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Remains of 19 WWII Marines Identified
Finally coming home after 58 years missing in action
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To follow up on our Nov. 27, 2000 story presenting the efforts of the U.S. - Russia Joint Commission on POW/MIAs, the U.S. Department of Defense has announced the identification of remains of 19 Marine Raiders killed in action on Butaritari Island (Makin Atoll) in August 1942. After over 58 years of being listed as missing in action, the remains of these World War II heroes will at last be returned to their families for burial.

The remains identified are those of:

  • Capt. Gerald P. Holtom, Palo Alto, Calif.
  • Sgt. Clyde Thomason, Atlanta, Ga.
  • FM1C. Vernon L. Castle, Stillwater, Okla.
  • Cpl. I.B. Earles, Tulare, Calif.
  • Cpl. Daniel A. Gaston, Galveston, Tex.
  • Cpl. Harris J. Johnson, Little Rock, Iowa
  • Cpl. Kenneth K. Kunkle, Mountain Home, Ark.
  • Cpl. Edward Maciejewski, Chicago, Ill.
  • Cpl. Robert B. Pearson, Lafayette, Calif.
  • Cpl. Mason O. Yarbrough, Sikeston, Mo.
  • Pfc. William A. Gallagher, Wyandotte, Mich.
  • Pfc. Ashley W. Hicks, Waterford, Calif.
  • Pfc. Kenneth M. Montgomery, Eden, Wis.
  • Pfc. Norman W. Mortensen, Camp Douglas, Wis.
  • Pfc. John E. Vandenberg, Kenosha, Wis.
  • Pvt. Carlyle O. Larson, Glenwood, Minn.
  • Pvt. Robert B. Maulding, Vista, Calif.
  • Pvt. Franklin M. Nodland, Marshalltown, Iowa
  • Pvt. Charles A. Selby, Ontonagon, Mich.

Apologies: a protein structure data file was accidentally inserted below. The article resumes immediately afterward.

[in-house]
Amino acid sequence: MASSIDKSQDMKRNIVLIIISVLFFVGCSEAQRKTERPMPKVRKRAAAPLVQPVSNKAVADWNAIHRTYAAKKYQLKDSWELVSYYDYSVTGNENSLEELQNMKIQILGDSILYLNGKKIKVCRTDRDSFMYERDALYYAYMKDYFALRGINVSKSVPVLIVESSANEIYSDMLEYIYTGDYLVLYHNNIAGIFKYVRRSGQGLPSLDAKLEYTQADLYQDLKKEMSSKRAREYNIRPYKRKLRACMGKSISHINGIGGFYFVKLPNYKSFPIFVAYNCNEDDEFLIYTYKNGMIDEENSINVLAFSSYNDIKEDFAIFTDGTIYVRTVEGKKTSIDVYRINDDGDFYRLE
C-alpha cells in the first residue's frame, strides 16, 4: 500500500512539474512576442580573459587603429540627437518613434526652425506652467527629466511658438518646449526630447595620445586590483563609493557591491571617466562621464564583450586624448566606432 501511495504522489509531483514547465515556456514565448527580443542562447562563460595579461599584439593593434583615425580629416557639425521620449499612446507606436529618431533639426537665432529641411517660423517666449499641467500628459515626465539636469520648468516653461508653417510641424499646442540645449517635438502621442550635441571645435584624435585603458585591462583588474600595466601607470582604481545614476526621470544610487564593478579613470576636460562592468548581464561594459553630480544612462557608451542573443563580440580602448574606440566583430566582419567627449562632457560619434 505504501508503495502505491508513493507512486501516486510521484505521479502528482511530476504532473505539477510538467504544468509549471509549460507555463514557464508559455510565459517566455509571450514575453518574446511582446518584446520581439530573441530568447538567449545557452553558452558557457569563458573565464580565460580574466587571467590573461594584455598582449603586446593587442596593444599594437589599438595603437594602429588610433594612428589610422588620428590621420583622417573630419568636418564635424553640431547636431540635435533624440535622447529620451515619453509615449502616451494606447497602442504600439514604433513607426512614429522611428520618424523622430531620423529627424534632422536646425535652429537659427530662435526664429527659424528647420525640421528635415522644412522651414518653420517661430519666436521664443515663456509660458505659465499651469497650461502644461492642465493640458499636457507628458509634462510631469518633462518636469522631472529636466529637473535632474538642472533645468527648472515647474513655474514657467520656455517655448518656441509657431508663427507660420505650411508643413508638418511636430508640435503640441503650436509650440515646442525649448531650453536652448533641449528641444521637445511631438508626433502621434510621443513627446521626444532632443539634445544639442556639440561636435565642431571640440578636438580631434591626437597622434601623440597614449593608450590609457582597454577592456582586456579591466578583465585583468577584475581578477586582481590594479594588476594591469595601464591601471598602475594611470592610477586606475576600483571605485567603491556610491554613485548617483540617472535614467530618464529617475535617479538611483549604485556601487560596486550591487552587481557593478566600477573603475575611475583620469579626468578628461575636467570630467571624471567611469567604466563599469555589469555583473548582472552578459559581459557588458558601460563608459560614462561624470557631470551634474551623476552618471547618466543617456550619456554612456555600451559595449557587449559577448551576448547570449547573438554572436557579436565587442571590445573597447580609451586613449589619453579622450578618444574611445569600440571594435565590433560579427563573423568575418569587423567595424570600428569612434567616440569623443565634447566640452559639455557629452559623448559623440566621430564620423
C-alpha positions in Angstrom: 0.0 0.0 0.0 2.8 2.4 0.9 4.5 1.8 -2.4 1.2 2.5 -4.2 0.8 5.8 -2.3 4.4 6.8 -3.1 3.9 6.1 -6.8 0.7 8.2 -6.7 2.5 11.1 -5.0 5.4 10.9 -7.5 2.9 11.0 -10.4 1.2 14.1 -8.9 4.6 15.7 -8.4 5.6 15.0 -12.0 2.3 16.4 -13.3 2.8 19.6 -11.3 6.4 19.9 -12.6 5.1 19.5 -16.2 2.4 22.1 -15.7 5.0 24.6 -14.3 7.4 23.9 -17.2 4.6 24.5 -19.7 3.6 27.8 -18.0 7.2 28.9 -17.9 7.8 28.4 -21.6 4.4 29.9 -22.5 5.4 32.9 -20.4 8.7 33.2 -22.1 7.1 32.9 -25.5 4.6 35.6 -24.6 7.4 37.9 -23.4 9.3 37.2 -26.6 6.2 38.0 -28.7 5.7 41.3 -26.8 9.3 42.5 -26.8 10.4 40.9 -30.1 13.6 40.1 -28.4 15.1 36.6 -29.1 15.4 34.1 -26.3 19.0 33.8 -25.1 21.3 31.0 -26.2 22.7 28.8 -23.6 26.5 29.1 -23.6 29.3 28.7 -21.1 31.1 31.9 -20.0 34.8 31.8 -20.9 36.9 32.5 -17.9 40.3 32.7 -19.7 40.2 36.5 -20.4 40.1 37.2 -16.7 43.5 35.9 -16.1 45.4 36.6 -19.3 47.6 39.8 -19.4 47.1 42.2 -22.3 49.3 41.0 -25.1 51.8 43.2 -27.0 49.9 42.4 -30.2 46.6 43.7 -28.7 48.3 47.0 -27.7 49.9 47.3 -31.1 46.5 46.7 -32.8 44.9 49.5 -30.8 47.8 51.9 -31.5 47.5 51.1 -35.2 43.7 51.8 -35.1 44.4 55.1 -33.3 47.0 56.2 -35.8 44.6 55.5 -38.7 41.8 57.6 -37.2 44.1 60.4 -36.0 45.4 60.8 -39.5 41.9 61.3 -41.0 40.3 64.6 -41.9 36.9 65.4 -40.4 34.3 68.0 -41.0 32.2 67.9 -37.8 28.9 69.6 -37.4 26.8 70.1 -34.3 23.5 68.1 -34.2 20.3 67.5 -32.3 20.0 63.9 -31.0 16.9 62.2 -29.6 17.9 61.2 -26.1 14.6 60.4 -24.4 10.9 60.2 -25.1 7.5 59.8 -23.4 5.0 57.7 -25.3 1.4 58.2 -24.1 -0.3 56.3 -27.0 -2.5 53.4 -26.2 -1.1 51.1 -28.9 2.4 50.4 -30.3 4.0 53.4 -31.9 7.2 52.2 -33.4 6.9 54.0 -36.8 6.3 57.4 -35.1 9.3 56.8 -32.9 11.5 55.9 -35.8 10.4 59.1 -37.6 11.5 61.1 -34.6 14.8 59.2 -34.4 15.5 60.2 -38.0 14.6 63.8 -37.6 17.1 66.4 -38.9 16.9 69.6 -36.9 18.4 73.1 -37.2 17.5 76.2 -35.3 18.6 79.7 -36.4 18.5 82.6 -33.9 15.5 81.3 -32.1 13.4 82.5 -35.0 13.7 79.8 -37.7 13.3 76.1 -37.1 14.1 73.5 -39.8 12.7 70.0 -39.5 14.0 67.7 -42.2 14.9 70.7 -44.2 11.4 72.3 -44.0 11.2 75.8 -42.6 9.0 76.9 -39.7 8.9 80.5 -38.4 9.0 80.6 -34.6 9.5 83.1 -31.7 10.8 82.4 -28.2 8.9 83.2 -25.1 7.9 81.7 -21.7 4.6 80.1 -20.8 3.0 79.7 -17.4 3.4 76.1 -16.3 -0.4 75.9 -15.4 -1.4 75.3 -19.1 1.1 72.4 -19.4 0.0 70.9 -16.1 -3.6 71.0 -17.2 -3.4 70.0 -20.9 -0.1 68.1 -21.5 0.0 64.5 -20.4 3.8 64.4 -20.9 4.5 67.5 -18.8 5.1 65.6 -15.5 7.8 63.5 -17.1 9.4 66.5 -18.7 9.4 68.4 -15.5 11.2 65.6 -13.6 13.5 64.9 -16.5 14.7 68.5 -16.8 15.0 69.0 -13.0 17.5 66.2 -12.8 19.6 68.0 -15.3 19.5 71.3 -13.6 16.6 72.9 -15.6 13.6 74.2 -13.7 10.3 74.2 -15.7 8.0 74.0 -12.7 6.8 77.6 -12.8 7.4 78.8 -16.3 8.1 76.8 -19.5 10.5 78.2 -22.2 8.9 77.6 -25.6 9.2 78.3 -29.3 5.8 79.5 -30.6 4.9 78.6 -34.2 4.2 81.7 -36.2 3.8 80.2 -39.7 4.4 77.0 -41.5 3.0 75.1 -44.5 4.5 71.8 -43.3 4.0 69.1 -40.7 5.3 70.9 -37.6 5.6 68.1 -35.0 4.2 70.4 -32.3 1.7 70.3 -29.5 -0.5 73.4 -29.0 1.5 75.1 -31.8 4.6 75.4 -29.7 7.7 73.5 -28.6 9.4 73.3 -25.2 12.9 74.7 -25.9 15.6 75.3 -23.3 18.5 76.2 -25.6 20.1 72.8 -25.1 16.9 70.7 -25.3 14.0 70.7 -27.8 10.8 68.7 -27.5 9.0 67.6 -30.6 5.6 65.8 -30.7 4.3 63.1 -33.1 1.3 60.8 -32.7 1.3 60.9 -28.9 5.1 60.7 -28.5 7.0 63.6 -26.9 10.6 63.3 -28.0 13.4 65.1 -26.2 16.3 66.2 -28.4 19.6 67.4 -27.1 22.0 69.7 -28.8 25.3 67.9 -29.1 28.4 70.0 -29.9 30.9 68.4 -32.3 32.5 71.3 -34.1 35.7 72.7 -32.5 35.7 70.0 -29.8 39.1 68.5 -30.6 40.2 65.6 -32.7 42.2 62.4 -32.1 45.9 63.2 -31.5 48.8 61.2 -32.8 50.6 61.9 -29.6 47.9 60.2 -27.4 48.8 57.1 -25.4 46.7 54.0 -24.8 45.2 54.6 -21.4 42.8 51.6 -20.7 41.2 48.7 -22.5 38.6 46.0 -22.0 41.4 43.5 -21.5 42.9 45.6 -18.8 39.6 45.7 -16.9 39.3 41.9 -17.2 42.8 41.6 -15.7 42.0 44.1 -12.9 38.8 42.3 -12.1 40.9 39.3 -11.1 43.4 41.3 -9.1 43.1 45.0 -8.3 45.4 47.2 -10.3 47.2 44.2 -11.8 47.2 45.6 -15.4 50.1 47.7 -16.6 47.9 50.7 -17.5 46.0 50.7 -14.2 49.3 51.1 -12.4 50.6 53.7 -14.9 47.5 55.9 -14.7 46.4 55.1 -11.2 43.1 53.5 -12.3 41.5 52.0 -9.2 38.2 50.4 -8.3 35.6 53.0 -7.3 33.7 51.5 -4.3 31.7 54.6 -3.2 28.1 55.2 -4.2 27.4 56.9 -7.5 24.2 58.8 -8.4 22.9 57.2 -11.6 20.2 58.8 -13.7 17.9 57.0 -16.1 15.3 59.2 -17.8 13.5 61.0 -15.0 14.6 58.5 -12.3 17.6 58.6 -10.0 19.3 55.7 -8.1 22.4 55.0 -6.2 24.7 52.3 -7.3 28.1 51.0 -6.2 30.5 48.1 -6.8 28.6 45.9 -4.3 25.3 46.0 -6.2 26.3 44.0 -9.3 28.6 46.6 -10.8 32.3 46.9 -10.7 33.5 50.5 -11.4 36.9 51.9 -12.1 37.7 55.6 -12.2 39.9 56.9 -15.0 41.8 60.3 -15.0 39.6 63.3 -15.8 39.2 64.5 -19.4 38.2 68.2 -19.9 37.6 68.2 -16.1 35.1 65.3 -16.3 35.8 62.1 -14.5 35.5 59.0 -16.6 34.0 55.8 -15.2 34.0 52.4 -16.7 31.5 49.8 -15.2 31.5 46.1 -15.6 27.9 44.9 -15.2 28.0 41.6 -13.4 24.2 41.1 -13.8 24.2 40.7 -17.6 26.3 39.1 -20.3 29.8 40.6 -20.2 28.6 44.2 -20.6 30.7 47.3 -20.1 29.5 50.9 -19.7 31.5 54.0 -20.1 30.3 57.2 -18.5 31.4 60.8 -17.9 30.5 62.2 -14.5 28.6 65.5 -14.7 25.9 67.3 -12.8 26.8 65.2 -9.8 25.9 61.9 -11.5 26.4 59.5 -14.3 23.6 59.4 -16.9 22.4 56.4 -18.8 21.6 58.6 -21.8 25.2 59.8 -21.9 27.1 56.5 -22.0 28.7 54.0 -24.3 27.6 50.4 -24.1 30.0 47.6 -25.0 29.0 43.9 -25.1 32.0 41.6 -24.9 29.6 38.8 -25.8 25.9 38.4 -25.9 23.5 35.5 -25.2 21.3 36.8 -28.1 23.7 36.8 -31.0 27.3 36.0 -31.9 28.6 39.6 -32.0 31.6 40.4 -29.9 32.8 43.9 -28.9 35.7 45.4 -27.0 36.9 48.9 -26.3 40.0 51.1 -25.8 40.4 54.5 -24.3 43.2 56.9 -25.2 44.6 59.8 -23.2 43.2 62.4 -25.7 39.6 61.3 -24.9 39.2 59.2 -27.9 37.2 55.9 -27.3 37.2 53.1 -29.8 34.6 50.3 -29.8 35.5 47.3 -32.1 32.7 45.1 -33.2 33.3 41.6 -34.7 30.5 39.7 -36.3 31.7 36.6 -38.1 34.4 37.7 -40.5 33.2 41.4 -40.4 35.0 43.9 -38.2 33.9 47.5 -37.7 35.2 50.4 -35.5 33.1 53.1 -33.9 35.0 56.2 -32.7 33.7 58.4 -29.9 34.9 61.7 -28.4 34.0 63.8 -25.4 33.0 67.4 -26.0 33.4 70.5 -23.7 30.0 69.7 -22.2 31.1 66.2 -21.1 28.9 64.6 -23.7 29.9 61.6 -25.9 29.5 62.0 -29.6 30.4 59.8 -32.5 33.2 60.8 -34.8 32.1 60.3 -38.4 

The Marines, members of the 2nd Raider Battalion, were killed during the August 17-18, 1942, raid on Japanese-held Butaritari Island.

Under the command of Lt. Col. Evans F. Carlson and Capt. James Roosevelt, son of President Franklin D. Roosevelt, the Marines were delivered to the island by submarine. In departing by rubber boats while under enemy fire, the Raiders were unable to evacuate the bodies of their fallen comrades.

The remains were located and recovered from a mass grave on Butaritari in November and December of 1999 by a team from the U.S. Army Central Identification Laboratory in Hawaii.

Since late 1999, advanced forensic identification processes, including the use of mitochondrial DNA, along with inspection of historical military records have been used to positively determine the identity of each Marine and to locate their next of kin.

Among the remains recovered are those of Sgt. Clyde Thomason, the first enlisted Marine awarded the Medal of Honor during World War II.

The first burial is expected to be that of Cpl. Yarbrough in Sikeston, Mo. in December. 

The identification of these Marines contributes to the ongoing effort by the Department of Defense to locate and identify more than 88,000 American service members who remain missing in action from World War II, the Cold War, the Korean War and the Vietnam War.

 

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